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BlackRock Annual Global Investor Pulse Survey: American Women Feeling Better about Their Financial Futures but Keen Focus on Day-to-Day Finances May Deter Longer-Term Financial Goals

March 7, 2016

NEW YORK--(BUSINESS WIRE)-- American women are feeling more optimistic about their financial futures and confident about their money decisions compared with a year ago, according to the latest Global Investor Pulse survey* ( from BlackRock (NYSE:BLK). The survey also suggests that men and women have lessons to learn from one another, particularly when it comes to planning for retirement.

About half (51%) of women report feeling positive about their financial futures, compared with 46% one year ago, and 42% say they are confident they are making the right savings and investment decisions, compared with 34% one year ago.

Both women (43%) and men (41%) put a high priority on saving to ensure they live comfortably in retirement. But women are considerably less likely than men to actually be saving for retirement (55% vs. 65%). Perhaps as a result, women are more concerned than men (75% vs. 68%) about their ability to meet their retirement goals.

“It’s clear that women need to become much more active in managing their money toward urgent long-term goals – particularly retirement,” said Heather Pelant, head of personal investing at BlackRock. “But our survey also indicates that women have some key positive financial instincts that can lend valuable support to their saving and investing efforts.”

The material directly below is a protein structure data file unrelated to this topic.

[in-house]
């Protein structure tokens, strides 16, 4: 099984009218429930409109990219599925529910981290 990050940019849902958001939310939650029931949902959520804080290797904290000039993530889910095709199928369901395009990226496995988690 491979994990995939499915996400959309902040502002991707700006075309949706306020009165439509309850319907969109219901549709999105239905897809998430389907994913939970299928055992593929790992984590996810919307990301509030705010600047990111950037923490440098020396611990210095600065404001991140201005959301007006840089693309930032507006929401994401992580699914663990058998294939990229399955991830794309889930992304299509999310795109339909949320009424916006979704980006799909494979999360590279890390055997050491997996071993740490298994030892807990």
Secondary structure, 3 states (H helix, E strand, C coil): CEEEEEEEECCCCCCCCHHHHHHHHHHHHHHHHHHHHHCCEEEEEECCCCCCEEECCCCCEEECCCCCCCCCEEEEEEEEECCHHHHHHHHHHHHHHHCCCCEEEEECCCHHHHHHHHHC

“Gender Gap” Persists in Retirement Savings

On average, Americans of both genders have similar goals for an annual retirement income, with men hoping to generate $45,956, and women hoping to generate $45,018 each year.

However, according to the survey, women aged 55 to 65, who are closest to retirement, have accumulated $118,000 in average retirement savings that could provide $7,872 of estimated annual retirement income, compared with men aged 55 to 65 who have accumulated average retirement savings of $162,000, that could provide $10,807 of estimated annual retirement income, according to the BlackRock CoRI Index 2015.

Despite the similarity in both expectation and shortfall, only 36% of men express concern regarding their ability to achieve the annual income goal they need in retirement. A much more realistic 52% of women expressed the same concern.

The good news is that 51% of women indicated that they took advantage of a workplace retirement savings plan to get started investing, compared with 43% of men. “For women, workplace plans represent a critical step towards their most important financial goals, suggesting that employers need to keep the characteristics and needs particularly of women firmly in mind in their efforts to help their employees become more effective savers and investors,” said Heather Pelant.

Different Goals Drive Money Views